Le Jardin des Plantes is a large garden which houses one of the oldest zoos or menageries in Europe; it dates back to the 18th century. It is also an extensive garden with lots of exotic plants, an orangerie, lots of benches and playgrounds. It has guided tours and various exhibitions. In march there are already lots of green leaves and grasses, and many shrubs and trees begin to bloom.
We walked all over the menagerie. Lots of animals are outside, and as we came during feeding time, we saw yaks, bulls, deer, mountain goats, horses, donkeys, lamas and even a tapir happily running to the troughs or heaps of straw and munching contentedly. One of the most fascinating birds in the aviary was of course the snow owl which sat on its perch and regularly turned its head around without moving the rest of its body. “Look ma Harry Potter’s owl!” was an inevitable excited comment. Naturally we had to visit the monkeys, where we could stare in wonder and awe at the huge “King Kong”, the orangutan. While he sat there moving very slowly and lazily, his female partner, a much smaller creature, dashed around chattering behind her glass door.
There is also a nursery where various lost and found, abandoned or sick animals are brought to recuperate. For the first time in my life I saw the armadillos, those quaint animals which resemble nothing on earth. They look a bit like squarish turtles with four short legs positioned on the corners of the armour, and a short tail. They must be very inquisitive animals, since their heads move around non-stop. While we looked at the pair of them running around one after the other, seemingly in pursuit, and marveled at their friskiness, the (as we realized belatedly) male finally caught up with the female and began to mount her from the behind. We let them copulate in peace and tactfully left the enclosure.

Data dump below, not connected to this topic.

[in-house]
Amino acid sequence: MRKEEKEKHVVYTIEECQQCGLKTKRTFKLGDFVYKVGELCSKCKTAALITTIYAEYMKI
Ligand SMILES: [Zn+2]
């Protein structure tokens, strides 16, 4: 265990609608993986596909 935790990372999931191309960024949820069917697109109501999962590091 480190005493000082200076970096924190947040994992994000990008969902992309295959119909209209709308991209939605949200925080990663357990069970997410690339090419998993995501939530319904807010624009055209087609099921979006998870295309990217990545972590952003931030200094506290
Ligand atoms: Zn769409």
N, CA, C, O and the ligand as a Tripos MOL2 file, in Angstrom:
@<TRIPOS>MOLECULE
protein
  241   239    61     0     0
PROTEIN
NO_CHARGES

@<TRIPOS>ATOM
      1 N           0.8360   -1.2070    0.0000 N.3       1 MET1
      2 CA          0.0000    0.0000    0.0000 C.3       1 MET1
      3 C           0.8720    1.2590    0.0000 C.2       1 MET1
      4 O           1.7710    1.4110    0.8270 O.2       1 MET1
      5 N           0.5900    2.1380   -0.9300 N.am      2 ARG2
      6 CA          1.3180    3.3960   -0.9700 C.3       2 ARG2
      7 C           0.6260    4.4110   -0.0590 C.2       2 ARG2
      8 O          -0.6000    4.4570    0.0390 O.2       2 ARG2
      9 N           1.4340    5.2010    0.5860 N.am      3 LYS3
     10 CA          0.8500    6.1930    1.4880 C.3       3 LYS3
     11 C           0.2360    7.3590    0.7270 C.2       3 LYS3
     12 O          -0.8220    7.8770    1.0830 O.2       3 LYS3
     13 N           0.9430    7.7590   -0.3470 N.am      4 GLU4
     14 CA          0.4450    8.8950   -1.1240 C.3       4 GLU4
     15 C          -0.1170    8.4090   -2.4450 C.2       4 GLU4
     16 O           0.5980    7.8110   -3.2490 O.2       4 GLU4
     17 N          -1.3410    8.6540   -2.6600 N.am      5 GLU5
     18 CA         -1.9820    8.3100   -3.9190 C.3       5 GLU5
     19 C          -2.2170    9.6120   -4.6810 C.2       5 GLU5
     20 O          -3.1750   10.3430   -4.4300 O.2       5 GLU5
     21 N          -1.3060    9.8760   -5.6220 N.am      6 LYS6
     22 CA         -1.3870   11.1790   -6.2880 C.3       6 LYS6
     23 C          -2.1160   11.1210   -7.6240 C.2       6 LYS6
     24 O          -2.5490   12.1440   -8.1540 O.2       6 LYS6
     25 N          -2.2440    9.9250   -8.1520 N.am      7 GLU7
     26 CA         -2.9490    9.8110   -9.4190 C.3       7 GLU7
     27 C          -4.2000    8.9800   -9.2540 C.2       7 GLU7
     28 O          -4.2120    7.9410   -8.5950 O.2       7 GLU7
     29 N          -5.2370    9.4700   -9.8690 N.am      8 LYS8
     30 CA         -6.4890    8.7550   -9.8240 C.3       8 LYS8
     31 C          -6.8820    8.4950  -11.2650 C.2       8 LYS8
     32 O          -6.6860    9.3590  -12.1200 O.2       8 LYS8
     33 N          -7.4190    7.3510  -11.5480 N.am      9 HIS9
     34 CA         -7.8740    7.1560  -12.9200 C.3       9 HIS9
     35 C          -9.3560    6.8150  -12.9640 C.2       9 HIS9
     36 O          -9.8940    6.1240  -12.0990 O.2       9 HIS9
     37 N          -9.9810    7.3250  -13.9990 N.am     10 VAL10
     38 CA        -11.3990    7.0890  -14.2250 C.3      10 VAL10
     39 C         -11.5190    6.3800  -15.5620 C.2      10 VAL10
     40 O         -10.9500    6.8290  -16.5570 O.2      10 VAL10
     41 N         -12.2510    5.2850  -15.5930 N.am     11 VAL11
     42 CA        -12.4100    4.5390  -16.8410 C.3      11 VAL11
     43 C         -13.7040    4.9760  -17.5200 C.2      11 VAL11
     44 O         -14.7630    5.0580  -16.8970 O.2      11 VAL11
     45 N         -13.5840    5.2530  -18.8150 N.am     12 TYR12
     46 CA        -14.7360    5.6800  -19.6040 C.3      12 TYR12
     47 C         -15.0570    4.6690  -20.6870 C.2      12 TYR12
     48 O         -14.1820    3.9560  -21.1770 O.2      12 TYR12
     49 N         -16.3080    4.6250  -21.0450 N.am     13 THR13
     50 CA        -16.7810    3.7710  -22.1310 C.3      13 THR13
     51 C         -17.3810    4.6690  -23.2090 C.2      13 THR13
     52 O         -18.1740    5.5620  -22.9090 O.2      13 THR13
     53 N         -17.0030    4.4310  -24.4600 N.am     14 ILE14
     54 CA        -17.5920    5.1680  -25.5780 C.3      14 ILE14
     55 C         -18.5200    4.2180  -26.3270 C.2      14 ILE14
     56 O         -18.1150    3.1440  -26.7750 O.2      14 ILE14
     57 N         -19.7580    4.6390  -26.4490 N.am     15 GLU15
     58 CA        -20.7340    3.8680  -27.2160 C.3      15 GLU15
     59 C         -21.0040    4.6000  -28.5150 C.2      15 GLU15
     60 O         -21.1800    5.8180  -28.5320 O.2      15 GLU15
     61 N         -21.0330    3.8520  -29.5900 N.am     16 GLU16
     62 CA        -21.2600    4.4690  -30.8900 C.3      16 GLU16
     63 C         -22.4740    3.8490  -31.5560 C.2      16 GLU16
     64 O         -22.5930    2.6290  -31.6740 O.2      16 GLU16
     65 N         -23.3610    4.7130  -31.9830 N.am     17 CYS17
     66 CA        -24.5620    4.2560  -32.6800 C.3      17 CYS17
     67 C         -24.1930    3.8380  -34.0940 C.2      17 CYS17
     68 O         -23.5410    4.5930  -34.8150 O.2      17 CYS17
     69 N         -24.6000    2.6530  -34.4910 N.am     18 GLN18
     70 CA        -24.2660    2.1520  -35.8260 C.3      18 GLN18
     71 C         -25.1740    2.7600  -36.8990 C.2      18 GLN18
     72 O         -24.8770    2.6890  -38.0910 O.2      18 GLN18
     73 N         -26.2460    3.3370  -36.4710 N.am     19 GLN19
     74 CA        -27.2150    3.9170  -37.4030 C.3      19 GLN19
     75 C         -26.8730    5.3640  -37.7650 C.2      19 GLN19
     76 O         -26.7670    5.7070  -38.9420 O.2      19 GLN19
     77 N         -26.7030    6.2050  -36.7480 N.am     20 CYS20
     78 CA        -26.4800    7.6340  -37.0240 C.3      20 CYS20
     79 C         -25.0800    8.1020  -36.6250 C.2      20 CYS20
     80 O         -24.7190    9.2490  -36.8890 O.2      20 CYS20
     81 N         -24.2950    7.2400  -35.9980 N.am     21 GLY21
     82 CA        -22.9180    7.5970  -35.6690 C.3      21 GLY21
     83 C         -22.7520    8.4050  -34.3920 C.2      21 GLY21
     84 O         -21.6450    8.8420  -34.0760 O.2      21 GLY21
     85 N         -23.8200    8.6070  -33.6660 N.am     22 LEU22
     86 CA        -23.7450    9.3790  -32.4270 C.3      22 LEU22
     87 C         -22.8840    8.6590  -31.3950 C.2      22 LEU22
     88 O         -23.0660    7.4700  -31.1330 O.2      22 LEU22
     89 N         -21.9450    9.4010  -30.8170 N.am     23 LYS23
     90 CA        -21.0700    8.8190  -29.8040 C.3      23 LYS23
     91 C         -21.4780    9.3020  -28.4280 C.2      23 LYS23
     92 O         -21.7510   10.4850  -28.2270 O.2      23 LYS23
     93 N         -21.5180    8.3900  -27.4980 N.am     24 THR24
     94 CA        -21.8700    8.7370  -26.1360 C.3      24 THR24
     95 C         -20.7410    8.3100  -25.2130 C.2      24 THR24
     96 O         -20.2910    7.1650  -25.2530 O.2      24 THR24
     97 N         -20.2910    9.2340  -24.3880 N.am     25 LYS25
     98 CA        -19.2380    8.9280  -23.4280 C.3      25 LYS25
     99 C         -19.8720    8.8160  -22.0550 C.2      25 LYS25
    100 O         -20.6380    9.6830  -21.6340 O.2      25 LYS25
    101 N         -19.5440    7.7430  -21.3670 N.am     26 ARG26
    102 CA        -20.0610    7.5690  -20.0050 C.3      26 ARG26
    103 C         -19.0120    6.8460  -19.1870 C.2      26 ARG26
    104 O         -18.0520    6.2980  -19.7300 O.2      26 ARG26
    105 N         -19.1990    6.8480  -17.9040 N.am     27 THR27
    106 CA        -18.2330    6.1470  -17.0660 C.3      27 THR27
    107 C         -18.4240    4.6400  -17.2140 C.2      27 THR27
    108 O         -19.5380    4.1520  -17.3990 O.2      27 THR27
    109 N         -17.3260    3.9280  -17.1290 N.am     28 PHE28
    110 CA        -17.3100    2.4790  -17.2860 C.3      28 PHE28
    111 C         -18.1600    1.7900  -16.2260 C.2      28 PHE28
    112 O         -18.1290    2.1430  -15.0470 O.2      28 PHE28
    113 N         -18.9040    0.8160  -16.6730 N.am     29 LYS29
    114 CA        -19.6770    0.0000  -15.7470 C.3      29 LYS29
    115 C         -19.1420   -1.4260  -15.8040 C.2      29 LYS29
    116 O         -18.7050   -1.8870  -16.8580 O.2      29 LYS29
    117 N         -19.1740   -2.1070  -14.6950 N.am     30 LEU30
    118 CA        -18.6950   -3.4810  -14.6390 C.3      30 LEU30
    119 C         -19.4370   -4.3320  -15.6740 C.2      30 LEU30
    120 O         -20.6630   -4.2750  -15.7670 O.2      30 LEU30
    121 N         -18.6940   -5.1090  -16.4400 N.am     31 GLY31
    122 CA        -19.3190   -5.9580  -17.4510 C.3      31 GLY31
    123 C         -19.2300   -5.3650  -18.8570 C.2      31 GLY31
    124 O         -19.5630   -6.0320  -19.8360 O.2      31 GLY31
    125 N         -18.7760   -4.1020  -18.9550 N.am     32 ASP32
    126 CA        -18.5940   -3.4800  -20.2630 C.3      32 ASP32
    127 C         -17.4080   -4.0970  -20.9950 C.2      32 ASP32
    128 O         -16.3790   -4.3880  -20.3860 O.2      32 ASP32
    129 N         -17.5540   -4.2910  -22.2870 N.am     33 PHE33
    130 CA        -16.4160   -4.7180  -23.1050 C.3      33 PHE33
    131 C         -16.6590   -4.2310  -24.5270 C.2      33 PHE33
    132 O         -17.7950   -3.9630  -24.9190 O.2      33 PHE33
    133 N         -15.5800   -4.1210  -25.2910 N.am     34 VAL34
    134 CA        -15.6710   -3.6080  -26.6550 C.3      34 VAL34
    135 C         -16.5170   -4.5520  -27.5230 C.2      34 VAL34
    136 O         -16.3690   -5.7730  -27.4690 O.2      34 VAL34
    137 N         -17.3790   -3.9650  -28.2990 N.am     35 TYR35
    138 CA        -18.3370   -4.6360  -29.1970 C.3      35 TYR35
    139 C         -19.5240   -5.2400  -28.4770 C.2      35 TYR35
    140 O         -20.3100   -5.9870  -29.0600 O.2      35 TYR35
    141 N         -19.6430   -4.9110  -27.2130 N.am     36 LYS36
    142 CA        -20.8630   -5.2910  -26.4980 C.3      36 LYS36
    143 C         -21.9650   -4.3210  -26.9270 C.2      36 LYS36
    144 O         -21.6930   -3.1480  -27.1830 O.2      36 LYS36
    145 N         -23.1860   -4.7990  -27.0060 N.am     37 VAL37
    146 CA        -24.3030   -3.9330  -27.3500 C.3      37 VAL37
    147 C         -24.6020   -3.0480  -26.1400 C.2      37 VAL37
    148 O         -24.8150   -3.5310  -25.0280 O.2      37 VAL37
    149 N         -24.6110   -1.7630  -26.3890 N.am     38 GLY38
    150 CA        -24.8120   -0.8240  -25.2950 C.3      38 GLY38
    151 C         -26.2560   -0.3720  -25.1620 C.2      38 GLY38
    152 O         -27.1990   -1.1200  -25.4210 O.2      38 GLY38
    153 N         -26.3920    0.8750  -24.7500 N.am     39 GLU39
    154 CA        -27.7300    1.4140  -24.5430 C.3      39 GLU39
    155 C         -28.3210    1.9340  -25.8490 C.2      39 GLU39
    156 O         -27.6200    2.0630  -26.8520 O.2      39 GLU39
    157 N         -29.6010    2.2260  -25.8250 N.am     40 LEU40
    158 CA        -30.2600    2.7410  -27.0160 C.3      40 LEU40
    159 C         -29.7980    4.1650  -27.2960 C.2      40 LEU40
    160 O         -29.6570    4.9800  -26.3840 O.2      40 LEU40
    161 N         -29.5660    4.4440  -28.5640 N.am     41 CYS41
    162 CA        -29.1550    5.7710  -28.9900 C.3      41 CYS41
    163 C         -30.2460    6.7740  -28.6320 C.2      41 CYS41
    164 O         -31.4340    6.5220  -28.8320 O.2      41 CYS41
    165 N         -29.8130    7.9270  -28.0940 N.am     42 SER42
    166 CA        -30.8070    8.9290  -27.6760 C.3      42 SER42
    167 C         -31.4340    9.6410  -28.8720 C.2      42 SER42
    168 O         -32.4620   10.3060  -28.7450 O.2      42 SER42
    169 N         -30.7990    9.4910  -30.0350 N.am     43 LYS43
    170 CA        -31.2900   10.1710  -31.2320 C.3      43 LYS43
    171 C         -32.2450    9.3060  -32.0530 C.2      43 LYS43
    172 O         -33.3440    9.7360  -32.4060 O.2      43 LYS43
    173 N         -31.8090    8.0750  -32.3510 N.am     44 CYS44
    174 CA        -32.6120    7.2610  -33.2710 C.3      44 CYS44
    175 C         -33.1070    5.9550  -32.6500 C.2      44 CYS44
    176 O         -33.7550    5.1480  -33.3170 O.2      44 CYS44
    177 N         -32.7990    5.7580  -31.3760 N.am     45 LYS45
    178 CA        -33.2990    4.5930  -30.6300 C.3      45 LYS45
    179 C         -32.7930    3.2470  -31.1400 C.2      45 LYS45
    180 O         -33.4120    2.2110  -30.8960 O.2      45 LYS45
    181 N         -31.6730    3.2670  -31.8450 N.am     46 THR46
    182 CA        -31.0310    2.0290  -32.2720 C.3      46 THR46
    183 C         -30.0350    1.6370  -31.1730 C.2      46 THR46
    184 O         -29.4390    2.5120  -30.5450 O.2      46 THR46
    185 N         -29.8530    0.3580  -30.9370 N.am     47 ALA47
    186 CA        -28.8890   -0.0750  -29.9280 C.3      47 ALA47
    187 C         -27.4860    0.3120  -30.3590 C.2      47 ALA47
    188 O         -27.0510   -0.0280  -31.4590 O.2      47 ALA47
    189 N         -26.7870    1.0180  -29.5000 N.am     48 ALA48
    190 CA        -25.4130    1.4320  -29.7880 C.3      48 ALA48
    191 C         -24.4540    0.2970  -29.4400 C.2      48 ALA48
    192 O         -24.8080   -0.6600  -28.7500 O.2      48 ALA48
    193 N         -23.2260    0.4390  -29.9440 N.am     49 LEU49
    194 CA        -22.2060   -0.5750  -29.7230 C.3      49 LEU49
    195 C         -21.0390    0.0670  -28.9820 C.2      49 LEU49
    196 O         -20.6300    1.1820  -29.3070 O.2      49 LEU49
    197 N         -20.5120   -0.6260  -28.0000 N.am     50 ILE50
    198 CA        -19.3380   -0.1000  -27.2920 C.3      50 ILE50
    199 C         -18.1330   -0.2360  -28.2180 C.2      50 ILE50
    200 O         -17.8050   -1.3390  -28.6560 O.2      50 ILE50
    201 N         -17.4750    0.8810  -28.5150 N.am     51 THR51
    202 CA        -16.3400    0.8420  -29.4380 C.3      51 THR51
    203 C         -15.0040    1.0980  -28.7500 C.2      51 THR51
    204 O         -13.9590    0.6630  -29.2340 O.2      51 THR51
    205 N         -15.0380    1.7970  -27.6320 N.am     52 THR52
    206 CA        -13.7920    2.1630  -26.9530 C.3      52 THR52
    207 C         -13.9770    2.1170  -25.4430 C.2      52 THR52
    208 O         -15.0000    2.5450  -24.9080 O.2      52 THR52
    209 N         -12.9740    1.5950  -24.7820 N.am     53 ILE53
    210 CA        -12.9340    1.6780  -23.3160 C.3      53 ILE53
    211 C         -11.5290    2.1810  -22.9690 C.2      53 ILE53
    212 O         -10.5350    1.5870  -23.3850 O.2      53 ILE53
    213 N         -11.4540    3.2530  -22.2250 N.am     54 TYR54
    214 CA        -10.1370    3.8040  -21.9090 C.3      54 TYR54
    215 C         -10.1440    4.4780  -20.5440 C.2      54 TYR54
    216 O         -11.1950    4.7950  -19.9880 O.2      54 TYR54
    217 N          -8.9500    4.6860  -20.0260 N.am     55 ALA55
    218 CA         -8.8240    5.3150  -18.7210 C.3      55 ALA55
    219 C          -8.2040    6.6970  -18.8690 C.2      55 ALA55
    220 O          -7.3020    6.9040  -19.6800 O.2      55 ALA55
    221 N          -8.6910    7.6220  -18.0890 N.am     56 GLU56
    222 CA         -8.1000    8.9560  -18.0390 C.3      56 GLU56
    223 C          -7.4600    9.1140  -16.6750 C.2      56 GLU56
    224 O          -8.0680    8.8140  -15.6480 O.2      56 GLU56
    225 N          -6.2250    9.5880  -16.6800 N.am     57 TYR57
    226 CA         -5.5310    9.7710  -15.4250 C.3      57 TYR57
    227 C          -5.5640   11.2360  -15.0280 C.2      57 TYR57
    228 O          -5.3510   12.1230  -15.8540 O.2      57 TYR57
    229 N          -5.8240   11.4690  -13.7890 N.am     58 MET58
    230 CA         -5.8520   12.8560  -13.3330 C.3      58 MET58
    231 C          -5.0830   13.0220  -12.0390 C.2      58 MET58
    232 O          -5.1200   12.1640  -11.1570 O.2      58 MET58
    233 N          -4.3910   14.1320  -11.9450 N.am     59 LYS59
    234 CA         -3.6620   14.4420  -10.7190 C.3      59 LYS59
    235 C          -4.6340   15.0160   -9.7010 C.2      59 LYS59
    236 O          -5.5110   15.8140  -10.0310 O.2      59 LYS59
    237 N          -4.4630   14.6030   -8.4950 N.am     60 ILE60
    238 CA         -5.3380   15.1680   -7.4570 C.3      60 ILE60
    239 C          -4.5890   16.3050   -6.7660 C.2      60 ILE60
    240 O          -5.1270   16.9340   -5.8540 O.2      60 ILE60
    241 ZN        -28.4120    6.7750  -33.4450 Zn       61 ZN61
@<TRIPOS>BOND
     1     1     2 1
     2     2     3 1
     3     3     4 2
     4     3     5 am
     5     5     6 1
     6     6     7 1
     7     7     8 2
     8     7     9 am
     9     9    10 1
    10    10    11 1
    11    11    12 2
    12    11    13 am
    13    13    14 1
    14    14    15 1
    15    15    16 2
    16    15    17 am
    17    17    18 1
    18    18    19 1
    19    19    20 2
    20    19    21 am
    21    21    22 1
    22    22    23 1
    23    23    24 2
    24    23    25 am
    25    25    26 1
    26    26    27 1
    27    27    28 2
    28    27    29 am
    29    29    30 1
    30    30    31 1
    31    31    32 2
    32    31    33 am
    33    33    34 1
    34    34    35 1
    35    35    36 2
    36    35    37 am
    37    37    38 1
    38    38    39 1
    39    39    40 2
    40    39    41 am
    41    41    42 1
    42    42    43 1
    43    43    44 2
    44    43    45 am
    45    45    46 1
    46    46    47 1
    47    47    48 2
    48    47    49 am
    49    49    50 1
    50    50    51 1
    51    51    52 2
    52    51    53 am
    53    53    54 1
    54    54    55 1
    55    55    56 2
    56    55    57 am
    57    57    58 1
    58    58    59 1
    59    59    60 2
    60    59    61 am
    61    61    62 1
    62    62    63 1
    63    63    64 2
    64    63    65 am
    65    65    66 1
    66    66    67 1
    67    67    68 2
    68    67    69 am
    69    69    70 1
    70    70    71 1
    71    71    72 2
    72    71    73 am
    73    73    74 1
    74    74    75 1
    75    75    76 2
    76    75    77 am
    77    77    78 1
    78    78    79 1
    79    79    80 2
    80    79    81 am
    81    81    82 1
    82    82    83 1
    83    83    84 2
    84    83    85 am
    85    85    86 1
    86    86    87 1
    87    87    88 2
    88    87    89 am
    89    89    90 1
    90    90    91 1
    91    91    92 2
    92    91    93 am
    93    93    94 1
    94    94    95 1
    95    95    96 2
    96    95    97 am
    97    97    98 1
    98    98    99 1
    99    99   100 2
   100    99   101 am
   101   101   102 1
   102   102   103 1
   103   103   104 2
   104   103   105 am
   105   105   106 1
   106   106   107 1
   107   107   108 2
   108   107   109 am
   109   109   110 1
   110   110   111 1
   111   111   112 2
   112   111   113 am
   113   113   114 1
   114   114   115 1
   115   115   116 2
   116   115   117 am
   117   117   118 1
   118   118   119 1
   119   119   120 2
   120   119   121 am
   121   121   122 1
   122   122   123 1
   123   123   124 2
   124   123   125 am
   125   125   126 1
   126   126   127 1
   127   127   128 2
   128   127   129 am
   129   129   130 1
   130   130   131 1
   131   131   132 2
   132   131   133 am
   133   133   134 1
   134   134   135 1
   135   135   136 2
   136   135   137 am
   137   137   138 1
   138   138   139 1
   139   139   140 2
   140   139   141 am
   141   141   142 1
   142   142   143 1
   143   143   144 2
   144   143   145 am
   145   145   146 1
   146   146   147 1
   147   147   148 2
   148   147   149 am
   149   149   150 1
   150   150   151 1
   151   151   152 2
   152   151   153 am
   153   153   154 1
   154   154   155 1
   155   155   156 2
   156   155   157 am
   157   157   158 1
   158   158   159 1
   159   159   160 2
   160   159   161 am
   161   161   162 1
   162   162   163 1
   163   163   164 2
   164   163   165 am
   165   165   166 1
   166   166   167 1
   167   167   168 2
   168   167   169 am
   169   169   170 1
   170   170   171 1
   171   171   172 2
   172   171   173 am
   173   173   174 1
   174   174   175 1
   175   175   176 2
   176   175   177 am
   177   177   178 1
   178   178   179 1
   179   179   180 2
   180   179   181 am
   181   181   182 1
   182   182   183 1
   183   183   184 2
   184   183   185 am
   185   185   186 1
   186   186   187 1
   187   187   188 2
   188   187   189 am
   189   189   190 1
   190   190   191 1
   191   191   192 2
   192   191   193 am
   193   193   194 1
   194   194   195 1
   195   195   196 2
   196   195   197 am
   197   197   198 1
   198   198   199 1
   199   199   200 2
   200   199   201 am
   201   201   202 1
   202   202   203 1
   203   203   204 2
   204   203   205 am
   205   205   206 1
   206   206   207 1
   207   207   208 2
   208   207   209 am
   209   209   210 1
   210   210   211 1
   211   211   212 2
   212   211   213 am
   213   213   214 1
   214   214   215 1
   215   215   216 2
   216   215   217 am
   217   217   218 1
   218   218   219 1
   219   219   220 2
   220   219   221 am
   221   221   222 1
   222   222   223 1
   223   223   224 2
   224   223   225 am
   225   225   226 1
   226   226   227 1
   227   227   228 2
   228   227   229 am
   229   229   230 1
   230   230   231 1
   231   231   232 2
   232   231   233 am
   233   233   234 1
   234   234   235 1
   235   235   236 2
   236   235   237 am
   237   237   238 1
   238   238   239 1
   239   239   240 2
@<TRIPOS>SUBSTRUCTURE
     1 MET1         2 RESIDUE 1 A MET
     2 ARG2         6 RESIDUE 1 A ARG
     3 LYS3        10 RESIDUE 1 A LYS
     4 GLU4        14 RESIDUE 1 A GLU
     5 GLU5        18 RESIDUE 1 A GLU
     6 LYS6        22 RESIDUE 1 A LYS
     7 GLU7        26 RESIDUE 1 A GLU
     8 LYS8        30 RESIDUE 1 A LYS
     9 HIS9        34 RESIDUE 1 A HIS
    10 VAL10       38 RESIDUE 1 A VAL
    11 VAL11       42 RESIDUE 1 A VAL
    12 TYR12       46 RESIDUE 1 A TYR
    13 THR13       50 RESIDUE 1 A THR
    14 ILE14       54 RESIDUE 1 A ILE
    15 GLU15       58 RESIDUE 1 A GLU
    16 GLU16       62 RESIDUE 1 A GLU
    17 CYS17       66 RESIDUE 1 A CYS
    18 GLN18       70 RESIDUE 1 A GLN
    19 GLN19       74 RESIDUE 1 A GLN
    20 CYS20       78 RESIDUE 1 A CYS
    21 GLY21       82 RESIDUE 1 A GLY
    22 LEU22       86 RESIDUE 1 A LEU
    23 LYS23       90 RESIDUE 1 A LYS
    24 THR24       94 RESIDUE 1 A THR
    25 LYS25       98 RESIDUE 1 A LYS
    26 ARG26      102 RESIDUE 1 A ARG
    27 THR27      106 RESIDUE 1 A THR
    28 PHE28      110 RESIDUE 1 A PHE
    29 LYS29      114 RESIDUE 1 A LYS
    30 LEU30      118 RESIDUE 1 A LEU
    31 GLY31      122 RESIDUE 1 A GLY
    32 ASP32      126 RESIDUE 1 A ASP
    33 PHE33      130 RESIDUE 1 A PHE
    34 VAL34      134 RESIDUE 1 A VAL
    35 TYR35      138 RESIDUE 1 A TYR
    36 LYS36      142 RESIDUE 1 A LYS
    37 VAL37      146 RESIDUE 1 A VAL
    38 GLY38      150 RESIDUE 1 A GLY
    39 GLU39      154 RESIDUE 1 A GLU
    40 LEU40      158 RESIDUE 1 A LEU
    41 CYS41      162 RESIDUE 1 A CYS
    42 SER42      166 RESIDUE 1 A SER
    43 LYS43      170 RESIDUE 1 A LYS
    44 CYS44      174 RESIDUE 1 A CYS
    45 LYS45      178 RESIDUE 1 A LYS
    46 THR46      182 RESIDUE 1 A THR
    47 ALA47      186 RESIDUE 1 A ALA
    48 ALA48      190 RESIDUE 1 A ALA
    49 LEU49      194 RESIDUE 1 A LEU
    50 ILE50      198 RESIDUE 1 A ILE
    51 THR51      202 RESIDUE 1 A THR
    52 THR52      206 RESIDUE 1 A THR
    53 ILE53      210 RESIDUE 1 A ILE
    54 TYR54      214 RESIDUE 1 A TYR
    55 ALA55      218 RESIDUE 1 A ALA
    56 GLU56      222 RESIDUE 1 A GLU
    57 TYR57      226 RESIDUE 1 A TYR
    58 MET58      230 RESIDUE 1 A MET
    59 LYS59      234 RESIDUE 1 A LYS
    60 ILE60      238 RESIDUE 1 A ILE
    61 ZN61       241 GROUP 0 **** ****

On our way to the exit, we saw what was clearly a fox, very flexible and agile. Its pelt was not red, nor white or silver, but rather multi-hued, making it easier for the cunning Renard to blend into the surroundings.
Thus two hours were spent peacefully, and a good time had been had by all. On our leisurely stroll back we could also observe little humans yelling gleefully and running our of the sheer joy of life, watched indulgently by their parents.